When I first discovered the work of Steve Keene in the 90s, I was fascinated by his process of working quickly to create multiple versions of paintings that would allow him to keep the prices low, yet make each painting an original. I soon realized that he was addressing a lot of the coolest indie scene subject matter and that from any of my diverse interests there was probably some connection only a few degrees of separation from Keene. I was really excited about the work he’s done for his show “Modular Synthesis,” that opened at my gallery Subliminal Projects in 2016. The exhibition featured his interpretations of classic album covers and hip Los Angeles landmarks, as well as the debut of his Tattooed Plywood pieces. This guy must be the most prolific artist of all time and his process is fascinating. Steve Keene released his first-ever limited edition art book that tells the story of his career by showcasing the work from his show, produced by co-curator of Modular Synthesis, Daniel Efram, and they are having a release party for it in Los Angeles on July 28th, see below for more details!
Artist’s Return to City That Sparked the 6-Year Journey Behind The Steve Keene Art Book. From July 28 – August 12, Steve Keene will return to Los Angeles for his first-ever 30-Year Retrospective Show celebrating the release of The Steve Keene Art Book out now via Hat & Beard Press.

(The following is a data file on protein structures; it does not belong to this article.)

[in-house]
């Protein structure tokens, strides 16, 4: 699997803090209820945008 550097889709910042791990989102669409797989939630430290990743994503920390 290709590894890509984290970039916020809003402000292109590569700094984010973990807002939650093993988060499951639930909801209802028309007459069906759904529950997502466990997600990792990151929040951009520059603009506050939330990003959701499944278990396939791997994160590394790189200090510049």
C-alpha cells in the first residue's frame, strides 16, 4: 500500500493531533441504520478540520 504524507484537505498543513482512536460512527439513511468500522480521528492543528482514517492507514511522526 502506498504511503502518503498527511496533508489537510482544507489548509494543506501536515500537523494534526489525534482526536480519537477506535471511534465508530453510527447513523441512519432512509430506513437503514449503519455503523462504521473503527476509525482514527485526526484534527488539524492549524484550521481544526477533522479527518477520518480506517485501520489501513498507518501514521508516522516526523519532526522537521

The opening party will be held on Thursday, July 28 from 7pm – 11pm at the centrally located Palm Grove Social, 4660 W. Washington Blvd, Los Angeles, 90016 in Mid-City. Besides the rooms full of Hand Painted Multiples, Album Art Tributes and oversized murals, the #SKArtShowLA July 28 kick-off will feature the psychedelic musings of Los Angeles’ own – and Allah-Las guitarist – Pedrum Siadatian’s band PAINT, performing a set from their latest Mexican Summer records release Spiritual Vegas (2021).
Keene’s long-awaited return to Los Angeles follows the show that proved to be the inspiration behind the book: his 2016 “Modular Synthesis” month-long stay at Shepard Fairey’s Subliminal Projects gallery, where Efram saw Keene sell more than 500 pieces on opening night with lines stretching out the door and around the block in Echo Park.